Seasoned PPC advertisers no doubt are very familiar with the different roles that keywords modifiers fulfill and why they are necessary. If all keywords were broadly matched all the time then PPC advertising would be nigh on useless. The amount of traffic swept up through unintended keyword variations and synonyms would degrade campaign performance incredibly. It is very good then that we do have these modifiers at our disposal. Let us review them briefly:
- Broad match
This is of course the base level of all keywords and not a modifier of any sort. Words in broad match are typed as is with no special syntax. If the keyword hat was set to broad match then search terms in the nature of old hat, hats and caps would all be matched to hat.
- Broad match modifier
By adding the plus symbol (+) as a prefix to each keyword that must be set to broad match modified you can insure that no synonyms will be substituted for that word. The keyword +car would be matched to a search term like cheap cars but not fast vehicle.
- Phrase match
By encapsulating your keyword phrase in quotation marks you make sure that the phrase must be used exactly as is in user search terms, with the exception that any amount of additional terms may be accompanied before and after the phrase. The phrase “build a house” may be matched to how to build a house.
- Exact match
Leading and ending a keyword phrase with square brackets classifies it as exact match, which means it has to be entered exactly in Google search as shown. There may be some slight variation such as misspellings or plurals allowed. In effect [red flowers] may only be matched to red flowers.
The reason for going into depth about explaining how keyword modifiers work is to drive home the understanding that unless if you’re only using exact match, which is not recommended, you will be capturing search traffic that has not been necessarily qualified as completely relevant to your ad and business. Nonetheless it is crucial to use broader keyword modifiers than exact match to capture all the variations of searches that aren’t used regularly, but are still relevant and have a high ROI. These so called “long-tail” search terms constitute up to half of the traffic for any relevant term, and thus cannot be ignored lest your competitors bid on them unopposed.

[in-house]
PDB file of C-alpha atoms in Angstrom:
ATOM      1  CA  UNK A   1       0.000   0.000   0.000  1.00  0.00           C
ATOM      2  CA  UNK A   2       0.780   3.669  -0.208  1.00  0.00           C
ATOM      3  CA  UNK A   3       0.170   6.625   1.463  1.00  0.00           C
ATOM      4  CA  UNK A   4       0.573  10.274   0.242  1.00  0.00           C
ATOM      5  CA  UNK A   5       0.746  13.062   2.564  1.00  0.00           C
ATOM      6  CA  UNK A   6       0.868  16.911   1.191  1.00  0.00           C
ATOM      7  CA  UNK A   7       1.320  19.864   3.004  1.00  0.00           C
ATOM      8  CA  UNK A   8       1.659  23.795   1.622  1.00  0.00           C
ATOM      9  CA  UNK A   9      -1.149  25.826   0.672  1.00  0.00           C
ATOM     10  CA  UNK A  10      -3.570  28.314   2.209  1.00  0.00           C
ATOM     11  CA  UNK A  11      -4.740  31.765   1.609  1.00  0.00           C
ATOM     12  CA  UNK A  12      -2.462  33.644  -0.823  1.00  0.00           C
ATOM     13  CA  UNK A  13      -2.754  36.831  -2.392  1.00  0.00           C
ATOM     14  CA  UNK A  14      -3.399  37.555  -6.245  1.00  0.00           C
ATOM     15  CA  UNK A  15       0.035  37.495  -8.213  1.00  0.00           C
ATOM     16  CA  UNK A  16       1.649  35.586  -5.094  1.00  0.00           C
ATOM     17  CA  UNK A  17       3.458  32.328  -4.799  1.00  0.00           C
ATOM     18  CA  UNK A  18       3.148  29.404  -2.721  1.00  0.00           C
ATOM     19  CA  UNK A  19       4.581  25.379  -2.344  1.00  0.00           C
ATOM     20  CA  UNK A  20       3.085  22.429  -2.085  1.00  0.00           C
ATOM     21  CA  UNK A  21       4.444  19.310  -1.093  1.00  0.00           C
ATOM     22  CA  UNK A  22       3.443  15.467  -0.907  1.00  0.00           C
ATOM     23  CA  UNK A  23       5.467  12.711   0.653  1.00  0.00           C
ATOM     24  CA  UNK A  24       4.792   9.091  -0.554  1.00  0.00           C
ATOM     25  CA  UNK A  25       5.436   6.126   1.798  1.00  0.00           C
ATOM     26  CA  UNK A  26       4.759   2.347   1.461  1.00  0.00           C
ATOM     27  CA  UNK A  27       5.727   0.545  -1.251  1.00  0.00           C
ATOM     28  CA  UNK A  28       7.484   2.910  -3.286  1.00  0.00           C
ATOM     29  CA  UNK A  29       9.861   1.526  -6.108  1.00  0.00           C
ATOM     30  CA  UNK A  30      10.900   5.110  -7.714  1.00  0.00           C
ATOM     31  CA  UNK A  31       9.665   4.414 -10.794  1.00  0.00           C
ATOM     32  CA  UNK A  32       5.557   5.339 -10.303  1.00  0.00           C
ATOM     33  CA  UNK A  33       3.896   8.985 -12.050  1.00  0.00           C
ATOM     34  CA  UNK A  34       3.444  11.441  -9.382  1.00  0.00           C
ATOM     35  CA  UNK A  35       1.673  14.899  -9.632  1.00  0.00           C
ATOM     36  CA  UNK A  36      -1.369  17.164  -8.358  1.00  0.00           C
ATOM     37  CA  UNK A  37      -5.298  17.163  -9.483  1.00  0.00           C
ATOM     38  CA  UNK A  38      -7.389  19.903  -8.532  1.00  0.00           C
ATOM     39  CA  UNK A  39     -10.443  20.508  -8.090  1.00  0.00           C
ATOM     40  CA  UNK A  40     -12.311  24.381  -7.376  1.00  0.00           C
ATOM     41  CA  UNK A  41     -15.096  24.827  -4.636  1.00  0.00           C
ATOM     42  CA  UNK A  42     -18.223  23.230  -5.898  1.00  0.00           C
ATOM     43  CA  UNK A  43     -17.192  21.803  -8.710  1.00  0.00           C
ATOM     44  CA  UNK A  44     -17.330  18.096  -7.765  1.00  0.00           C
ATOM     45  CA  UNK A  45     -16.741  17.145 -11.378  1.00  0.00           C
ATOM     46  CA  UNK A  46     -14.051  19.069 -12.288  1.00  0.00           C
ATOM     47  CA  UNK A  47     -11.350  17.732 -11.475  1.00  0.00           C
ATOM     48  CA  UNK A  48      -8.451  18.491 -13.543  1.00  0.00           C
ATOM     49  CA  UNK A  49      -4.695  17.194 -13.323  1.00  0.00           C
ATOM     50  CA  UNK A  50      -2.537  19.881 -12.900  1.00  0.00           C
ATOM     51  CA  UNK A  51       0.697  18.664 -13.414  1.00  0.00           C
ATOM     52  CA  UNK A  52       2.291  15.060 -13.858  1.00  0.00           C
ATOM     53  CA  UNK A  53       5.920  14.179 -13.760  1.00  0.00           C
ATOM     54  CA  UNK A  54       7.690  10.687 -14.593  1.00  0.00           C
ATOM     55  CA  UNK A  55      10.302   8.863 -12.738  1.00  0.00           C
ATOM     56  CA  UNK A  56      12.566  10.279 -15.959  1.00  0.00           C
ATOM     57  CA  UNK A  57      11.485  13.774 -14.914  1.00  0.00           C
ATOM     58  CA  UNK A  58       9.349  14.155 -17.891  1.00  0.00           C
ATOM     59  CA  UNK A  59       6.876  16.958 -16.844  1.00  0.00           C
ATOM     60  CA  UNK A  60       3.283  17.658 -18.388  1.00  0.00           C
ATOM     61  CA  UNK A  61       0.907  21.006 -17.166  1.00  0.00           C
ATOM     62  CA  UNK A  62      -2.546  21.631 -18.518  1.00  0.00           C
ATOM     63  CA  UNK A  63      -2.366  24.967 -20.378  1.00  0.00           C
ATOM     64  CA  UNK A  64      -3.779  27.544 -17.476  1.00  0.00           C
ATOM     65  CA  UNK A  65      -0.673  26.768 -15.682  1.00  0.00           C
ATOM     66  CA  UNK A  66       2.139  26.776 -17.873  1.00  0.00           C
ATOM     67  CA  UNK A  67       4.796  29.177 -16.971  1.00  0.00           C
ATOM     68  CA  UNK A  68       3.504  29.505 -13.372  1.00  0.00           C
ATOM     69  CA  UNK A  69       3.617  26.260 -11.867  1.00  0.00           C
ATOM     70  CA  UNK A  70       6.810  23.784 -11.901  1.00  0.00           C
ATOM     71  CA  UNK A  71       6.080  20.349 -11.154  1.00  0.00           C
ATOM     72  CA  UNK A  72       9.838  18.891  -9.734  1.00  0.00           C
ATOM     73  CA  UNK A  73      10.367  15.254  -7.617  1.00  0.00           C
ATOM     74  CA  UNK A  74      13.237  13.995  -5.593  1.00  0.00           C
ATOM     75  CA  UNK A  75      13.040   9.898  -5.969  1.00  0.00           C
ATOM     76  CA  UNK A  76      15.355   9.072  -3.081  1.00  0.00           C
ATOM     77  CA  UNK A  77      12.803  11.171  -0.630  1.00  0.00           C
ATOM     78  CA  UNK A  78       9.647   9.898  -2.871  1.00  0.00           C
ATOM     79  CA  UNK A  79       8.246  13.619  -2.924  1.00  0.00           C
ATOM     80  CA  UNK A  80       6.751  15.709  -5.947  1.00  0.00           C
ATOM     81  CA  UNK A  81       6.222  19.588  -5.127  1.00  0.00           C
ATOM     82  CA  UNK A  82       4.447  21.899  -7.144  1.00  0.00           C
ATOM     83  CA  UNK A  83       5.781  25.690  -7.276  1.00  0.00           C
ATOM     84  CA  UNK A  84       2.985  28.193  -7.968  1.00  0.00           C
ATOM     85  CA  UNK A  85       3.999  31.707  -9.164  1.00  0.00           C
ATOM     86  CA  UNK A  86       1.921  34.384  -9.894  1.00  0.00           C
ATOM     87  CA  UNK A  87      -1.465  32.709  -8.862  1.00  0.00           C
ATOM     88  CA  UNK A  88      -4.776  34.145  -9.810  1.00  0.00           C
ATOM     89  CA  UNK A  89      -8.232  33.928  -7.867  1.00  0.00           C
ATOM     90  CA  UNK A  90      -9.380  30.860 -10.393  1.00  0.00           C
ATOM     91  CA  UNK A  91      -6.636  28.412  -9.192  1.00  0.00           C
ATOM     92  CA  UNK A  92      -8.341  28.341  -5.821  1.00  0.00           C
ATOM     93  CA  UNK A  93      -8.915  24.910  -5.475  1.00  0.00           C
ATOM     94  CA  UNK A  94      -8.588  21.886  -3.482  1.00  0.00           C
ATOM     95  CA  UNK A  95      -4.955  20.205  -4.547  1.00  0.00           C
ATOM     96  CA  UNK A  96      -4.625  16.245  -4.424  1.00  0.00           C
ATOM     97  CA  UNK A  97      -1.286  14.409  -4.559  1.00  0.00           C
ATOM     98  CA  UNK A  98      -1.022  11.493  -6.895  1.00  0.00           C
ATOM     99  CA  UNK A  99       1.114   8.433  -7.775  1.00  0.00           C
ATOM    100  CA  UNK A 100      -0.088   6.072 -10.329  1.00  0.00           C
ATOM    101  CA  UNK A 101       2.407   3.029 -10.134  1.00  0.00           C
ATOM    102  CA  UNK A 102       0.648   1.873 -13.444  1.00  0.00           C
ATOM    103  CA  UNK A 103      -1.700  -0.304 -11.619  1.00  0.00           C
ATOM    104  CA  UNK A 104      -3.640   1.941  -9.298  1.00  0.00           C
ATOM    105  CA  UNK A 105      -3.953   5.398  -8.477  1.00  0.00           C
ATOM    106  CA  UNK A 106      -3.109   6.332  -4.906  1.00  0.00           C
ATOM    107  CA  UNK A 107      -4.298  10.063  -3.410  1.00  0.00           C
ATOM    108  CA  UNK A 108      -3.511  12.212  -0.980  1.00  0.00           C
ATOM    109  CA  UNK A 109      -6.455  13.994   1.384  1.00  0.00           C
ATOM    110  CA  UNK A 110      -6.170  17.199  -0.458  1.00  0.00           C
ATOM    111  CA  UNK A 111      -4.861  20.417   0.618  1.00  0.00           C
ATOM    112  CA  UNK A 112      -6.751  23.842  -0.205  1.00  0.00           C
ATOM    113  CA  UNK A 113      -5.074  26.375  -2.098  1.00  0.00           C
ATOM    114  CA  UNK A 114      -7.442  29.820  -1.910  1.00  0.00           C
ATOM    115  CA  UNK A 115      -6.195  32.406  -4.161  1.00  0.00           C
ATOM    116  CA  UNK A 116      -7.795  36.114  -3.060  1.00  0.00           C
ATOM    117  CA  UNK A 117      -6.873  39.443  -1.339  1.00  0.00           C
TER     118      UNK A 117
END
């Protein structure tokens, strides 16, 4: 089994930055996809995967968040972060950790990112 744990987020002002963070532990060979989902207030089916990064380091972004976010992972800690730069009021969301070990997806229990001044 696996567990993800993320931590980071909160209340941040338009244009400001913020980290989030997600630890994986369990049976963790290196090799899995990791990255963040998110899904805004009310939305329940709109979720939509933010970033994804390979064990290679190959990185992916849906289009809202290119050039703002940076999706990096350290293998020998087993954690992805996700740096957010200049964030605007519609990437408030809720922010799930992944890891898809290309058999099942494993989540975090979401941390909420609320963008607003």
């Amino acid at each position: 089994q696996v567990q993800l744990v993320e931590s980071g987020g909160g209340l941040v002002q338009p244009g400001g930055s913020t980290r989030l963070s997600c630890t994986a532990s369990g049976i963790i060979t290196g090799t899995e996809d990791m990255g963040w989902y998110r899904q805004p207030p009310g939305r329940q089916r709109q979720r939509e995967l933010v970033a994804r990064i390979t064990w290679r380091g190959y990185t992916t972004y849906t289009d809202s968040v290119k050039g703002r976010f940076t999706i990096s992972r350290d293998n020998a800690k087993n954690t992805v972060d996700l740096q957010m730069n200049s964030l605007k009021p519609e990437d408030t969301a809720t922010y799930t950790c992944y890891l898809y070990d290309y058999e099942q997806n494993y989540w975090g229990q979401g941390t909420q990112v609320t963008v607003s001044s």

So what we want to achieve is keep our keywords broad enough to capture all the variants of relevant traffic while staving off irrelevant traffic. We do so by using negative keywords.
Negative keywords prevent search terms from being matched to your other keywords if they contain keywords that you have deemed as irrelevant. For example, you wish to use the keyword phrase +cleaning +service to capture long-tail search terms. However you do not wish to advertise when the search terms contain the word job, as in cleaning service job. By adding just the word –job to your keywords, or better yet to your negative keyword list that can be applied campaign wide, you will prevent all variants of cleaning service job from reducing your ROI.
In addition you can also use phrase and exact match modifiers on negative keywords to further focus your exclusions. So using –[motorcycle] will still allow fast motorcycle to be matched to your regular keywords.
Identifying what negative keywords to employ may be a daunting effort, especially if you are using simple broad keywords that can capture a lot of unintended traffic. The best practice is usually to focus your regular keywords somewhat, to optimise for high CTR and ROI, while using negative keywords to only prevent the most damaging search term variants from appearing. The Google AdWords Keyword Planner Tool is very useful here. You only need to enter your regular keywords and scan for high traffic irrelevant searches to exclude.
If your campaign has been active for some time then you would have gathered some data on what user searches triggered clicks to your website. Exploring the search terms page, under the details button on the keywords page, you can identify searches that resulted in clicks that may not be relevant. These are prime candidates to be added as negative keywords in some fashion. This page does not help you identify search terms that did not result in clicks, thus reducing your CTR, but are less of a concern than wasted clicks.
Using negative keywords, and using negative keywords properly, is a vital component of all search campaigns in Google AdWords.